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China’s Lenovo Sees Revenue Dip as Covid Shutdowns Take Toll

The world’s largest maker of personal computers posted its first revenue drop in 10 quarters

A Lenovo logo is seen at the computer in Kiev, Ukraine April 21, 2016. REUTERS/Gleb Garanich
A Lenovo logo is seen on a personal computer. Photo: Reuters


China’s Lenovo Group has posted its first quarterly revenue drop since March 2020 with sales in its domestic market taking a tumble after months of Covid lockdowns.

The world’s largest maker of personal computers said on Thursday total revenue during the July-September quarter was $17.09 billion, down 4% from the same quarter a year ago – but above an average Refinitiv estimate of $16.74 billion drawn from seven analysts.

Lenovo had already seen growth for its first-quarter revenue grind to a halt, at only 0.2%. Together with its second-quarter result, the company reported a 2% decline for its fiscal first half.


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Lenovo’s struggles reflect a weakening market for PCs internationally. Global PC shipments declined 15% year-over-year in the third quarter, according to a report published by data firm IDC last month.

But the company continues its trajectory towards better profit as it expands its non-PC business. Net income attributable to shareholders for the quarter rose 6% to $541 million.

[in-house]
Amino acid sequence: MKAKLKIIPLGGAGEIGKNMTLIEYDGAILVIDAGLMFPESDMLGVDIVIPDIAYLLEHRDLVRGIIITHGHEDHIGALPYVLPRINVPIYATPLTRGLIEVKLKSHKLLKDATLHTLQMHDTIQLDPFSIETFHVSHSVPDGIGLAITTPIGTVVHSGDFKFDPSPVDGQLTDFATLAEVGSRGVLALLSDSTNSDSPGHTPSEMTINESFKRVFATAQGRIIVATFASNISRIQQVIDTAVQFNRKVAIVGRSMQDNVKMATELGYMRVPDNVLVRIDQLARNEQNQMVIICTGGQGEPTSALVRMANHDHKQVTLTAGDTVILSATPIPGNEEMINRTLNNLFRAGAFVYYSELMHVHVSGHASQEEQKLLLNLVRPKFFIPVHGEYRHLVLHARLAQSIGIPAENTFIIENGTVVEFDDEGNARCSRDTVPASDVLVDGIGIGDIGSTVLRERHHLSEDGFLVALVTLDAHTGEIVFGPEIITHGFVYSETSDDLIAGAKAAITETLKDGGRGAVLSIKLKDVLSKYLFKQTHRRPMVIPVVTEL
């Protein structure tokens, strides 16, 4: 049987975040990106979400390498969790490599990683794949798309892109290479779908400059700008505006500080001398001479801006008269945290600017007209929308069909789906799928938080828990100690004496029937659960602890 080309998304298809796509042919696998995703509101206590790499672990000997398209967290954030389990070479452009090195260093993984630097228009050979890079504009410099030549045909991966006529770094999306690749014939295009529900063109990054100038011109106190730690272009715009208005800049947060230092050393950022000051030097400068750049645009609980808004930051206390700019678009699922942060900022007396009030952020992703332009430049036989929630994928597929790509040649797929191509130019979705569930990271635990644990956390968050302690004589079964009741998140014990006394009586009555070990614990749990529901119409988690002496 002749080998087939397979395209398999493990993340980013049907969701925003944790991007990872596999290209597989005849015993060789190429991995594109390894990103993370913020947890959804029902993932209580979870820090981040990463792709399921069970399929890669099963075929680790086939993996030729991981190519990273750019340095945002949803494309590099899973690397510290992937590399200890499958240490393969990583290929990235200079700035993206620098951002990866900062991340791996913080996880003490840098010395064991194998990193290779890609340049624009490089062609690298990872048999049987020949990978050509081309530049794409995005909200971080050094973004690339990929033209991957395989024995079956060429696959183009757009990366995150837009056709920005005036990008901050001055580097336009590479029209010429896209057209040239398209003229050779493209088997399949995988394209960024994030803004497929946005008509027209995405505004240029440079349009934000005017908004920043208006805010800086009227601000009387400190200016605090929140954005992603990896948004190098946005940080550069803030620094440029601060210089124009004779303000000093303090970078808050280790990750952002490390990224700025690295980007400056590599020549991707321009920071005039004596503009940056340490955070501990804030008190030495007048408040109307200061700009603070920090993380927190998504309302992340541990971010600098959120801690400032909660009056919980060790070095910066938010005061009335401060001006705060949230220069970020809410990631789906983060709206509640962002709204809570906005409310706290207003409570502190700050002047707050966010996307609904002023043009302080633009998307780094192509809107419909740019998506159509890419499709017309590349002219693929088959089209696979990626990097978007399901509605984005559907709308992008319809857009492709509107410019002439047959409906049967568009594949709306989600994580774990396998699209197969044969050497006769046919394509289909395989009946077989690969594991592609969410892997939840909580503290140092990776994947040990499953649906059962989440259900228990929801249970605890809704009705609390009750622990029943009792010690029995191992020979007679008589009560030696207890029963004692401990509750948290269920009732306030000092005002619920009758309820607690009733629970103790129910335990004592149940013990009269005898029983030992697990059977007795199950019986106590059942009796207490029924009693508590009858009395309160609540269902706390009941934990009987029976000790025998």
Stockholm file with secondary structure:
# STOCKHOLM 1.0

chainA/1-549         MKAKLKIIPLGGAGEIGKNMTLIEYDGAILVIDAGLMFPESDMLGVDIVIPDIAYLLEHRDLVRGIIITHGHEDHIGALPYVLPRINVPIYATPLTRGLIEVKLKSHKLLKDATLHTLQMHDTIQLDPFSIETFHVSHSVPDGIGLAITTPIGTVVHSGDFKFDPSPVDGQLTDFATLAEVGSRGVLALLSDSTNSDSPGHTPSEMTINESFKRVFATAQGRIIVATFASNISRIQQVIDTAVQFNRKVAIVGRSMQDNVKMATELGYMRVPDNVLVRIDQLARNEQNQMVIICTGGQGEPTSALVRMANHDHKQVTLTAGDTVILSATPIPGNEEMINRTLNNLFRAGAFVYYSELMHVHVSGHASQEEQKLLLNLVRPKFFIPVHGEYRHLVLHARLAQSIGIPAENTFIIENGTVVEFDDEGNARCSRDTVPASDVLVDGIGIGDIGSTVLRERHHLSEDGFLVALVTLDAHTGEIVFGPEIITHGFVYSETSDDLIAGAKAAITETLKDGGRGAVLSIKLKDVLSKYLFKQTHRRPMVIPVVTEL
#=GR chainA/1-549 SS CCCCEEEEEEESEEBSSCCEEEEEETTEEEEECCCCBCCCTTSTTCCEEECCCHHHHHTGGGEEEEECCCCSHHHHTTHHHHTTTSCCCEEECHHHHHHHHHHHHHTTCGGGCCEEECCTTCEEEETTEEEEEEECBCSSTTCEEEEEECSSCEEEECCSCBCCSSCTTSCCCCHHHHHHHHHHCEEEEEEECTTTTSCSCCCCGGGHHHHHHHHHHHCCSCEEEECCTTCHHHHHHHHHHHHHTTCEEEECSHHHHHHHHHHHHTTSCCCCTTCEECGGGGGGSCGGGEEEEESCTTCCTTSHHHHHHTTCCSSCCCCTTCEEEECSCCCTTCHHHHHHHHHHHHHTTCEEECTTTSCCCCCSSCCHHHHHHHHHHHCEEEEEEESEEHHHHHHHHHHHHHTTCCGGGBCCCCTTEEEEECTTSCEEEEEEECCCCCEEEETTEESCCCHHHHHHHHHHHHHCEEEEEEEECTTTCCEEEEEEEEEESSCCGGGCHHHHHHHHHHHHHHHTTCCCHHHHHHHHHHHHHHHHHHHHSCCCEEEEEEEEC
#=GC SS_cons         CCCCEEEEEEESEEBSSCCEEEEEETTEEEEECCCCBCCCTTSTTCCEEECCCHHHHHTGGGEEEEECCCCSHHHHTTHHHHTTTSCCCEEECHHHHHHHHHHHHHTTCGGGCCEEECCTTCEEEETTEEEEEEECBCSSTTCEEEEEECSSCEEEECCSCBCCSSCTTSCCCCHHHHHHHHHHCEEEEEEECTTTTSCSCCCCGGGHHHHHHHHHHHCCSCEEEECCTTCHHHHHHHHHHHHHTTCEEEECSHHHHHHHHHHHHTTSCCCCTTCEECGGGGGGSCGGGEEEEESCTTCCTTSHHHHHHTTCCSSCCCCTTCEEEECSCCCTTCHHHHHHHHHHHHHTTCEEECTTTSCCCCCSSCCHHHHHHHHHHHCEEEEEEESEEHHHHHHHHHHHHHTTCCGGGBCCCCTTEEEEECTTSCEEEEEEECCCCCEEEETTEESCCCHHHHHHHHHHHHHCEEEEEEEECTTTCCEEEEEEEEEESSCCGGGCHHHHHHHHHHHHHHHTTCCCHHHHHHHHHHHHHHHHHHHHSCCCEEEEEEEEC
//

Lenovo has been hit particularly hard in China due to the country’s Covid containment measures, the company said. Revenue from China fell 12% from the same quarter last year.

Yang Yuanqing, Lenovo’s chairman and chief executive, told Reuters in an interview that the revenue decline in China is due to weakening demand from commercial clients rather than consumers, unlike in many other markets around the world where consumer demand is being dampened by rising inflation.

“In China, consumer is better than commercial,” he said, “Actually in the rest of world, it’s the reverse [where] the consumer is impacted by inflation.”

But Yang said that Lenovo’s factories in China have not been impacted by the country’s battle with Covid. “Most factories are still operating very well,” he said.


Lenovo Still World’s No1

The IDC report showed that Lenovo, HP, and Dell saw year-over-year shipments fall by 16%, 28% and 21%, respectively. The Chinese company maintained its leadership in the global PC market with a 22.7% share. Lenovo did not give shipment numbers.

Lenovo has been working over the past several quarters to improve its non-PC businesses such as smartphones, servers and information technology services, which together now make up about 37% of its revenue.

Yang said he expects the non-PC business will account for more than half of the company’s revenue in the future.

When asked about recent US government export controls on semiconductors to China, Yang said it will have a limited impact on Lenovo’s business.

“It will have an impact only on the high-performance computers. But that business accounts for a very tiny portion of our total revenue,” he said.

On semiconductor supply, Yang said that the company is seeing a normal supply of chips for PCs and smartphones but shortages persist for its infrastructure business.


  • Reuters with additional editing by Sean O’Meara


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Sean O'Meara

Sean O'Meara is an Editor at Asia Financial. He has been a newspaper man for more than 30 years, working at local, regional and national titles in the UK as a writer, sub-editor, page designer and print editor. A football, cricket and rugby fan, he has a particular interest in sports finance.


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